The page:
News / USA

    Americans at Sochi - Few and Happy

    FILE - Fans celebrate with a U.S. flag after Jamie Anderson of the United States won the women's snowboard slopestyle final at the 2014 Winter Olympics, Feb. 9, 2014
    FILE - Fans celebrate with a U.S. flag after Jamie Anderson of the United States won the women's snowboard slopestyle final at the 2014 Winter Olympics, Feb. 9, 2014
    James Brooke
    President Barack Obama is skipping the Sochi Winter Olympics, American security officials have warned about toothpaste bombs on flights to Russia, and journalists have written about falling curtain rods in showers. So what do American visitors think about the Sochi Olympics? 
     
    Leslie Carol Escobar closed up her massage studio in Washington, D.C. and flew to Sochi to experience an Olympics. Outside the Men’s Alpine race, Escobar was easy to spot: she was wrapped in an American flag.
     
    “The Russians, they love us," she said. "Yesterday, they were taking so many pictures of us and a bunch of other Americans. My cheeks are hurting because we were smiling and just taking thousands of pictures."
     
    The downside: her hotel reservation in the mountains was canceled and she had to take a room two hours away, on the Black Sea Coast.
     
    “Everything has been great, but to be honest I expected it to be more organized,” Escobar confided.
     
    Tyler Yarnell, an accountant from North Carolina, was cheering in the stands, also draped in a big American flag.  He said he has seen very few Americans:
     
    “Handful. Sometimes you hear someone speaking in English and you will perk up your ears. Handful. Five or so,” estimated Yarnell.
     
    Asked why there were so few Americans present, he answered, “it is a long way from home."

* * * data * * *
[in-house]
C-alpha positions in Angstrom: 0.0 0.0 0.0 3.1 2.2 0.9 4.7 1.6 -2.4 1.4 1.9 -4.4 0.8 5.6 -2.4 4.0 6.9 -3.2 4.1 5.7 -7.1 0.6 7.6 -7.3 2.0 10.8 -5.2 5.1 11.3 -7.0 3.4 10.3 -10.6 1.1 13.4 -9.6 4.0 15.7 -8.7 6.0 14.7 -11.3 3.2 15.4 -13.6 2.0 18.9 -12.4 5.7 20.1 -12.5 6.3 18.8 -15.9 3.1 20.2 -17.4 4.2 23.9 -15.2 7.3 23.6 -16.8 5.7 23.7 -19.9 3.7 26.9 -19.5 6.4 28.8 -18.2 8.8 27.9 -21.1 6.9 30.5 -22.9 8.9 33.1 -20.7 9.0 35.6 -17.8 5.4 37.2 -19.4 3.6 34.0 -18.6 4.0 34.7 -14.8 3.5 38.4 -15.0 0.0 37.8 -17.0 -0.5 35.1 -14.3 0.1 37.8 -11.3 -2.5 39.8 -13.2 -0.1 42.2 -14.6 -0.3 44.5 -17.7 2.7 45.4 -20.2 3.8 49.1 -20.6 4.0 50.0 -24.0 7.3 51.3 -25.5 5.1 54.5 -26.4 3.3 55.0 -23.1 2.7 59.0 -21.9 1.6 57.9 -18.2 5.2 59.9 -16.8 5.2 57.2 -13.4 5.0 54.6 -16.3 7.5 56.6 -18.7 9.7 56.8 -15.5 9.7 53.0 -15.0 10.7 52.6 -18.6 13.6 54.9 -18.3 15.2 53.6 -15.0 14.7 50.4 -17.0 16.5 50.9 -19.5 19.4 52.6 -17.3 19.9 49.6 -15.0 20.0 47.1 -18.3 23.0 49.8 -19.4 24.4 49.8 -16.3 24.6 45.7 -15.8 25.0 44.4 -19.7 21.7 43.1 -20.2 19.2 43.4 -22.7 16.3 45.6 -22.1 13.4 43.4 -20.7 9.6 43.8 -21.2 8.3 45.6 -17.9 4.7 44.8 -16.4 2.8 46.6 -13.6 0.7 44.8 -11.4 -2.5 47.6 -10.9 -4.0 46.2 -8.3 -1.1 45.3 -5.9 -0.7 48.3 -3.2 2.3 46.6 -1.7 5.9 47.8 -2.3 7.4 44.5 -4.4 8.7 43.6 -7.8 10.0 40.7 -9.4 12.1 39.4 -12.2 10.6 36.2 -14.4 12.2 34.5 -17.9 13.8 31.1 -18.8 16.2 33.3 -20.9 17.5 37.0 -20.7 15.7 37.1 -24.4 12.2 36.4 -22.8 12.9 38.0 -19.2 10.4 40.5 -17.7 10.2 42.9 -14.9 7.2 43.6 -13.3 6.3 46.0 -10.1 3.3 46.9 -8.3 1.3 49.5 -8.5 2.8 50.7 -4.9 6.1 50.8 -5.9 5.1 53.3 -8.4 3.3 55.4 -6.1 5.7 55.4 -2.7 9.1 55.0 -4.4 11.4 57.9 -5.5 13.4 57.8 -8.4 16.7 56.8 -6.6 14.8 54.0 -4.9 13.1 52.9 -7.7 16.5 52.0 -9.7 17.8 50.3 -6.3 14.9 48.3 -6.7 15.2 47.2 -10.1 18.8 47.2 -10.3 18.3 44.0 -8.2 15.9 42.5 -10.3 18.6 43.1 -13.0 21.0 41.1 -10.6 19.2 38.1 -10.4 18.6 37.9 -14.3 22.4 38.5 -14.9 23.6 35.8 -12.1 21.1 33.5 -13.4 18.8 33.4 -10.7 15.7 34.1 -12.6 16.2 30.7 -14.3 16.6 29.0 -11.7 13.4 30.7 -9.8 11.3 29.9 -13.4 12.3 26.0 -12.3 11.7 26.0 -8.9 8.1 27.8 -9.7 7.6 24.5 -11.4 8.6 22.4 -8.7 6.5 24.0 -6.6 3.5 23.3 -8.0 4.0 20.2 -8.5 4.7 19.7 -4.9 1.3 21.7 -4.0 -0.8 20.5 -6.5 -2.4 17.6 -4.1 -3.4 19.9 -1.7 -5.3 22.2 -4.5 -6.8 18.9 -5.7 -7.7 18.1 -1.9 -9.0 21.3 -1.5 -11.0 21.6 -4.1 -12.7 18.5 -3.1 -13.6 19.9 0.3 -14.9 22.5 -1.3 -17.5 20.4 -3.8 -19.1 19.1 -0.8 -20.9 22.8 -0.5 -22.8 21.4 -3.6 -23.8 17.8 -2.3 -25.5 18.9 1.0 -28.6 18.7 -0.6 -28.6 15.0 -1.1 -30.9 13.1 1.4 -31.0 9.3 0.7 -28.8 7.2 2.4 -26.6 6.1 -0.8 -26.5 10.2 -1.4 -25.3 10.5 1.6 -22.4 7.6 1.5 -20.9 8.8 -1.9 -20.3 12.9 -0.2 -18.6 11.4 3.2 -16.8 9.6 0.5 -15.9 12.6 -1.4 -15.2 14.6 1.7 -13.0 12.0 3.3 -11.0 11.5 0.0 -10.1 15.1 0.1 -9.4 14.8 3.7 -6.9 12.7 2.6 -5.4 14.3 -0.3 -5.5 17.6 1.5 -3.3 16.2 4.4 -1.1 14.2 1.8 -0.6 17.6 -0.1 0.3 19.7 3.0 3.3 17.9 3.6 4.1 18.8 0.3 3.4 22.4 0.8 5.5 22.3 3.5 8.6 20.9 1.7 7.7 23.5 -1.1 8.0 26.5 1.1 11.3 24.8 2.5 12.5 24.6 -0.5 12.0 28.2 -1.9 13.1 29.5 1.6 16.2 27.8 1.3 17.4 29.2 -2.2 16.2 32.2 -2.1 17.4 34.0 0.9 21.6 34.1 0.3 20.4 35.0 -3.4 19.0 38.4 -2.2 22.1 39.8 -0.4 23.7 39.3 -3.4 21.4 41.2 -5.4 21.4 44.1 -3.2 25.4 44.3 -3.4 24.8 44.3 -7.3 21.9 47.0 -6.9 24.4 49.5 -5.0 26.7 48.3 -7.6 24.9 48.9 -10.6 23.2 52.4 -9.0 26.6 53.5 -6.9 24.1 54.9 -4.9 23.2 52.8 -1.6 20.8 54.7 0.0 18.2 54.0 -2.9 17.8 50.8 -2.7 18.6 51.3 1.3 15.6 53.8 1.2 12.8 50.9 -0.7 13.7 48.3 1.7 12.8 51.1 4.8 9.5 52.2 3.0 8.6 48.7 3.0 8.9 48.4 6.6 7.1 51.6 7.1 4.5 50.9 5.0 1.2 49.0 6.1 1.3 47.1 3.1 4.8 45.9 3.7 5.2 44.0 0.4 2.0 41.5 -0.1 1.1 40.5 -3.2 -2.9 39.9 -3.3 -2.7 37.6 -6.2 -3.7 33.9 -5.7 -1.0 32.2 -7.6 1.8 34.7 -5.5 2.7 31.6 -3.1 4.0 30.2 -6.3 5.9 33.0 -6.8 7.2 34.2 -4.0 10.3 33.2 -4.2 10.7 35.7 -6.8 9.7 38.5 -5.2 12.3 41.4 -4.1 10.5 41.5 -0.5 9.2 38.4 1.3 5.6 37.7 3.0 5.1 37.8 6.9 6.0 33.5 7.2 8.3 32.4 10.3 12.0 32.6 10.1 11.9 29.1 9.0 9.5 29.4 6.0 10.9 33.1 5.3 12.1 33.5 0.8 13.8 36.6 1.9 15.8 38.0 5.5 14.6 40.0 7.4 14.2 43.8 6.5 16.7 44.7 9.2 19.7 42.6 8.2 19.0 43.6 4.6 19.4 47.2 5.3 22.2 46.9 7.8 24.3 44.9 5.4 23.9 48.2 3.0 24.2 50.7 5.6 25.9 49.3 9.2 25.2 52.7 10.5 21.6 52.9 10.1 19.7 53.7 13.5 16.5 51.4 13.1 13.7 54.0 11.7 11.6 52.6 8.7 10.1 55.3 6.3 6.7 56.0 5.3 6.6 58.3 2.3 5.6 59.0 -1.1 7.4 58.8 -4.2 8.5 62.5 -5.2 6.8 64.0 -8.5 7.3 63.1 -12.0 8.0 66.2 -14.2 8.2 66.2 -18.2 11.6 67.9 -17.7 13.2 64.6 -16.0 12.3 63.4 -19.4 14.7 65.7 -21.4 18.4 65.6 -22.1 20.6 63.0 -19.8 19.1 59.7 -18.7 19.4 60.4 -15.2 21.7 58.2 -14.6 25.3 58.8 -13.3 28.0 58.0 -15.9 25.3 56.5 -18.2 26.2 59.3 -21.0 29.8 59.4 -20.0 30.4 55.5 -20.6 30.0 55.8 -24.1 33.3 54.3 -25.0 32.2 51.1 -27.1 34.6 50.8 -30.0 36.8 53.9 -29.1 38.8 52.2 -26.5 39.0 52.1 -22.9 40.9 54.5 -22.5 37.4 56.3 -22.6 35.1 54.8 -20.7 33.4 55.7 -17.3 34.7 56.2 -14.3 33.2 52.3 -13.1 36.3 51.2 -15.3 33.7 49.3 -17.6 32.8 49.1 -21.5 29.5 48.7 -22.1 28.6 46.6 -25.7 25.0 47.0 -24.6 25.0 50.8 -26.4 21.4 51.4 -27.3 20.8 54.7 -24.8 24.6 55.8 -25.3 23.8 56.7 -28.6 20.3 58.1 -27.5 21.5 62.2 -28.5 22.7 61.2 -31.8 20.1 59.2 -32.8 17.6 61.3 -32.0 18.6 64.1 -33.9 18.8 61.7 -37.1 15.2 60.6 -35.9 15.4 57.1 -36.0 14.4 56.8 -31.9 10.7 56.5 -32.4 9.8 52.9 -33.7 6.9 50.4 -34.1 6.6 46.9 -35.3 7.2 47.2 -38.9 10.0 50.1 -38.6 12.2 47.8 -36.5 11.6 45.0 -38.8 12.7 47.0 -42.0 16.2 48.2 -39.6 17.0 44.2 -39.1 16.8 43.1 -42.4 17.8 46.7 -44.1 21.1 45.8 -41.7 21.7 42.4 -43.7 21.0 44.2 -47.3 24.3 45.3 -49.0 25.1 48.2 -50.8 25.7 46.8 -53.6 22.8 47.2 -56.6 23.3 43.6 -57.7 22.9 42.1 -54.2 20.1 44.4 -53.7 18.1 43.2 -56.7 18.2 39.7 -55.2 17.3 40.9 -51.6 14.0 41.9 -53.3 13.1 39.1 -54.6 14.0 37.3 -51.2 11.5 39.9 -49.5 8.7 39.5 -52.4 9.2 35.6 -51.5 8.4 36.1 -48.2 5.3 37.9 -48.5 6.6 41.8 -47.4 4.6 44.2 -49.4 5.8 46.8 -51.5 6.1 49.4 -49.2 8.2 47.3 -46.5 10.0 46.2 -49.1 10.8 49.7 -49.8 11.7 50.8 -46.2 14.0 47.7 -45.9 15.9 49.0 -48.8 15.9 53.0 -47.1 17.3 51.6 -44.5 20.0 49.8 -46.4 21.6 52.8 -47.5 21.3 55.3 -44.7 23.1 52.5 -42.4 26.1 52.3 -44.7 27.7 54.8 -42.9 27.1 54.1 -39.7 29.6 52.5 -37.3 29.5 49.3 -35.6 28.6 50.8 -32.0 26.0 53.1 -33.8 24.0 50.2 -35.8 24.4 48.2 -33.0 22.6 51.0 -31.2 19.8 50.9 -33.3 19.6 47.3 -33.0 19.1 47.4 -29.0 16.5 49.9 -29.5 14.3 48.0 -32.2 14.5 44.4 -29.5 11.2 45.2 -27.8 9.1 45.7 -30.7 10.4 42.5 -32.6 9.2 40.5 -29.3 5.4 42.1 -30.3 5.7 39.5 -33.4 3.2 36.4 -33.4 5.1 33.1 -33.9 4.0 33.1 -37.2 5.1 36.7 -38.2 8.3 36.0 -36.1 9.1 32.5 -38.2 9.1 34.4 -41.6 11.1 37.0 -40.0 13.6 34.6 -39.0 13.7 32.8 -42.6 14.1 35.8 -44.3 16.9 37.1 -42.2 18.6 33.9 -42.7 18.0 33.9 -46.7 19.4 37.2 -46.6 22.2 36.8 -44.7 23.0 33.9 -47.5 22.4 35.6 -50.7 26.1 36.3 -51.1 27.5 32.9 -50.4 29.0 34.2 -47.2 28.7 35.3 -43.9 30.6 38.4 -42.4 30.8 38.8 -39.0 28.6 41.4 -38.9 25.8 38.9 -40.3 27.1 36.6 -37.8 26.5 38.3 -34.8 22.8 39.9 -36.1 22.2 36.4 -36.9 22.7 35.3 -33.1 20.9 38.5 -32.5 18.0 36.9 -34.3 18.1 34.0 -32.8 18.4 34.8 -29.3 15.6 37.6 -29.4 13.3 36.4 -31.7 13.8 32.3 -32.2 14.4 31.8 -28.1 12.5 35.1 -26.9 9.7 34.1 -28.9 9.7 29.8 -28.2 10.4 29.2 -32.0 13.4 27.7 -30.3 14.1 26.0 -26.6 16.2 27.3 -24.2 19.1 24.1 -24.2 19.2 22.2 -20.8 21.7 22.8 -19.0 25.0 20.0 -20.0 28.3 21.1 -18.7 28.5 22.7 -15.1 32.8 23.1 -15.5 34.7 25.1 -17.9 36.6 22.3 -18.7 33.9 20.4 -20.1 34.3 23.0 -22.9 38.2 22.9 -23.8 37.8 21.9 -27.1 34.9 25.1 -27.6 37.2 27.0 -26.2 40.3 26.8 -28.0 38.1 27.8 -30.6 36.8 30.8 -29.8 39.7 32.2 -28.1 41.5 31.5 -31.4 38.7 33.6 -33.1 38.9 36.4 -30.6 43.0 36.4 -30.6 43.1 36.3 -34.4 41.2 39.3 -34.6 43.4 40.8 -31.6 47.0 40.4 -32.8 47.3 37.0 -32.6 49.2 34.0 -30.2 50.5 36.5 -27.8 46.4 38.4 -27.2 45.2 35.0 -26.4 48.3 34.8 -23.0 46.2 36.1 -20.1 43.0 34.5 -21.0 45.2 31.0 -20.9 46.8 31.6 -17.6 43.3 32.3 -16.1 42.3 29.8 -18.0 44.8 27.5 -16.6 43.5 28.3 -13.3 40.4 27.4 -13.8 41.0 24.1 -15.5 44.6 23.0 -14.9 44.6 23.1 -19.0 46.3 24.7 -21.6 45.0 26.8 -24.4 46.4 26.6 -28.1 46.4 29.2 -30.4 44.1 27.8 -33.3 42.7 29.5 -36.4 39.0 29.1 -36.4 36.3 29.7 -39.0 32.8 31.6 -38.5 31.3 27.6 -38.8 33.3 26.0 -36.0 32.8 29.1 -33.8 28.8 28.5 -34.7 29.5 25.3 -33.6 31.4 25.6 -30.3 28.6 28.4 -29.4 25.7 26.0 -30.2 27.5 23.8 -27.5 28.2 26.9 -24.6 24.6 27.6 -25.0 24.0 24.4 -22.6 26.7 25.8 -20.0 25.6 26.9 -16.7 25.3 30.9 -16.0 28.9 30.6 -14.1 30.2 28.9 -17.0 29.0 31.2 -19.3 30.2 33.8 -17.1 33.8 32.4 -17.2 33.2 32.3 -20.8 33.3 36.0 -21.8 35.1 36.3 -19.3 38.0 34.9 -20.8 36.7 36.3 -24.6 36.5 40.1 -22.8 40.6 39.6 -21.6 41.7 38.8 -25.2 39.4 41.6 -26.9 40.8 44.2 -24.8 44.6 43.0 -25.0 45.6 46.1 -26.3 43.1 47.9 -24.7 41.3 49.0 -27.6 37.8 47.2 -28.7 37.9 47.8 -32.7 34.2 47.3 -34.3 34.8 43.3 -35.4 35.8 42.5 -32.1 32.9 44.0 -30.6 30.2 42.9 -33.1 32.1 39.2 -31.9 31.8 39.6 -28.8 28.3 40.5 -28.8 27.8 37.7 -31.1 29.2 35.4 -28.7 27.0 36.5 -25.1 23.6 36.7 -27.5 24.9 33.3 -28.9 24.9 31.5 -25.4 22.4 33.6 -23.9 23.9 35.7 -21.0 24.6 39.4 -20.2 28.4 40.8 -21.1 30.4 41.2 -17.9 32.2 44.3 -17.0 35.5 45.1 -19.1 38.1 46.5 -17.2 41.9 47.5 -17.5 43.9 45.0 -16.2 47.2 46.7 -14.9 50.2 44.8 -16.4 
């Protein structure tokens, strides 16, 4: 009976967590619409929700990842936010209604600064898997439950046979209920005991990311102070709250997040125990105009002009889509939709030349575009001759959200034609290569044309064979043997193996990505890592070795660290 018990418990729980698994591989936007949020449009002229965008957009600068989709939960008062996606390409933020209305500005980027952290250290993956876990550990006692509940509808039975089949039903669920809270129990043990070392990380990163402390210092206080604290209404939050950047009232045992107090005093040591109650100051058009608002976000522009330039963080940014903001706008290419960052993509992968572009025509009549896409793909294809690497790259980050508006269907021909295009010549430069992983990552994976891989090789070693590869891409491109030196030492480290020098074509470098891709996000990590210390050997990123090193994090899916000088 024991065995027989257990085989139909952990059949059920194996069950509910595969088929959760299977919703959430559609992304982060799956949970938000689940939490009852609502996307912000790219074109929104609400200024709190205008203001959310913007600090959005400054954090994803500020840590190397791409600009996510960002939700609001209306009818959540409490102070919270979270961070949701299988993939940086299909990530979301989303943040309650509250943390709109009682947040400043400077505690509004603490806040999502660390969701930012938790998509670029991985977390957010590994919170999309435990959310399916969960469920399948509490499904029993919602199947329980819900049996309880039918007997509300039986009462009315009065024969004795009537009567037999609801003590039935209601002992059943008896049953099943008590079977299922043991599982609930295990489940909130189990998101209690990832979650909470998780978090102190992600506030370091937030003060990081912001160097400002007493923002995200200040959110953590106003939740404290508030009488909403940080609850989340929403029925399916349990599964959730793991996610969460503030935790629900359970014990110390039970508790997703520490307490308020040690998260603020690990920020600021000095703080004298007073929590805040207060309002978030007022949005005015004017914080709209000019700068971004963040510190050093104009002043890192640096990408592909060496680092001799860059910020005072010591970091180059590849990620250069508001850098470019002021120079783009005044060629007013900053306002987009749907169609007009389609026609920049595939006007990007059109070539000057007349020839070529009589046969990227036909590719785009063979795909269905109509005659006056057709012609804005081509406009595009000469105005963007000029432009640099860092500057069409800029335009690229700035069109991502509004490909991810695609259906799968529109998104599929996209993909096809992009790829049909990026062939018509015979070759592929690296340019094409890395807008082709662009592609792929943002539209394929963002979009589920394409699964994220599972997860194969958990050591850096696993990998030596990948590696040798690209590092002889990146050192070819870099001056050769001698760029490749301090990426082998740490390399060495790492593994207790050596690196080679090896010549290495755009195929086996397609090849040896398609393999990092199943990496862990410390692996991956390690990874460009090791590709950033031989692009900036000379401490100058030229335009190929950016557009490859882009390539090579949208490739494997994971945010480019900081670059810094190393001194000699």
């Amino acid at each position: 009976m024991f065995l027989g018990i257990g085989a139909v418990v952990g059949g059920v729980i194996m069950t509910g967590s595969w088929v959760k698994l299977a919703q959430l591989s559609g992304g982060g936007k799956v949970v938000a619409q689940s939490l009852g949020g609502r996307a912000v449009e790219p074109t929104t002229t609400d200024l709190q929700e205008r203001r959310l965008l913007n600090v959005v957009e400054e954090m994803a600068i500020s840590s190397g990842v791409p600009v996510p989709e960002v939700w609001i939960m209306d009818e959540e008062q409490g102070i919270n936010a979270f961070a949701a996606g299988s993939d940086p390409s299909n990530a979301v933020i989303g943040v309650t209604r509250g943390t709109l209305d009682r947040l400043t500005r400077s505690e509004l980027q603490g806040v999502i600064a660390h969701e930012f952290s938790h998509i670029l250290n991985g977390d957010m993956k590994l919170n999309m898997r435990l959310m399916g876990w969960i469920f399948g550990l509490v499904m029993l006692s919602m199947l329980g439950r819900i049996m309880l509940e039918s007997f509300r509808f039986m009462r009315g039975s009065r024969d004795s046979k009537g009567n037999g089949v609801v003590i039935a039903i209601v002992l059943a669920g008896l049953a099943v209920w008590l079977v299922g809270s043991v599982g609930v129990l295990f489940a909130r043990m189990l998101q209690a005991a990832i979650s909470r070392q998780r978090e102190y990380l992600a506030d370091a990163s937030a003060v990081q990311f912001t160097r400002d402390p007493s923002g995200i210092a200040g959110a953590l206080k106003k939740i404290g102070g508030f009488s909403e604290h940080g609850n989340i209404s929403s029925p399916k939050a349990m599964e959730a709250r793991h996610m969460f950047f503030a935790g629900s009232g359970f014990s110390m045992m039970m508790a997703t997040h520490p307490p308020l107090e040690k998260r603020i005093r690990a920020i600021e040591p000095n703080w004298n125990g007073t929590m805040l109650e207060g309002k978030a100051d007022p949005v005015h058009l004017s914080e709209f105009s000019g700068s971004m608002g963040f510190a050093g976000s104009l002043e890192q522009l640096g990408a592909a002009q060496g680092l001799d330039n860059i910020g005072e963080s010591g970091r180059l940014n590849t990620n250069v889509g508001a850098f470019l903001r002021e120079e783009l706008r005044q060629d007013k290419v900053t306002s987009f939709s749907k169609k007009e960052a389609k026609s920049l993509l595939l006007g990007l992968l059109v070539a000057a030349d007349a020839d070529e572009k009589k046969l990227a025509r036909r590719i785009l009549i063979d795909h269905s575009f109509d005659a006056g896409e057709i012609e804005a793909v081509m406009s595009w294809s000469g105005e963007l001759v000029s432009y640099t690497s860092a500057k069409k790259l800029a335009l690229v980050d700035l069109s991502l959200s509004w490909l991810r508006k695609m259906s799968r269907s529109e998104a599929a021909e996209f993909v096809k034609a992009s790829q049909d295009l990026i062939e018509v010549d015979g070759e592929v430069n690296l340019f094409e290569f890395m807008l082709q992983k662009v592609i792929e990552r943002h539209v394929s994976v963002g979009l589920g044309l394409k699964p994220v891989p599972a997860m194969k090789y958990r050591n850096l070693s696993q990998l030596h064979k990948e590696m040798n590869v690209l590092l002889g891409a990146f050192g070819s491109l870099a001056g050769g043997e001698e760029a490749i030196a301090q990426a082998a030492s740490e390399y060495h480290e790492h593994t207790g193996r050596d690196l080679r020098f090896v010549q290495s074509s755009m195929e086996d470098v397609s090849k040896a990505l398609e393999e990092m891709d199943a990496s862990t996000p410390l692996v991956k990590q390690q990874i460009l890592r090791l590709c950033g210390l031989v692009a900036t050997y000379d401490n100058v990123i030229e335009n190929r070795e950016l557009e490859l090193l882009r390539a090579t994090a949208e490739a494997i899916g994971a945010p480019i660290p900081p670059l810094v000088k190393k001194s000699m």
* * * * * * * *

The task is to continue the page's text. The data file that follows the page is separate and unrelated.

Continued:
“The route was Charlotte to Atlanta to JFK to Moscow to Sochi; it took about 30 hours,” explained Yarnell.

    He also thought the fear of terrorism kept some of his countrymen away, but personally felt safe.
     
    “The safety concerns, I feel they are really overblown,” Yarnell said.
     
    This is the third Olympics for Michael Vigil, a carpet restorer from New Smyrna, Florida.  Vigil recalled seeing more Americans at other Games he had attended.
     
    “[The number of Americans is] down. It is down. Probably because of the threats, the security threats,” said Vigil.
     
    However, even with fewer Americans around, Vigil was in good spirits.
     
    “I am having a great time. Really enjoying myself,” he said.
     
    Benny Ryerson, from Lake Tahoe, California, was not wearing the American flag because he coaches the national slopestyle ski team of Chile.
     
    After skiing the Rockies, the Alps and the Andes, Ryerson said the Caucasus offered some of the world’s best slopes.
     
    “This mountain, Rosa Khutor, rates among the best mountains I have ever seen, if not the best,” Ryerson said.
     
    “As far as mountain terrain goes, this has as good terrain as anywhere you can find in the Alps, better terrain than anywhere I have ever seen in the United States," he explained. "The Chilean mountains are great, but this mountain, I was extremely surprised. I had no idea. This is one of the best mountains I have ever seen."

    For the pioneering Americans who made it all the way to Sochi, a big reward is the thrill of discovery.

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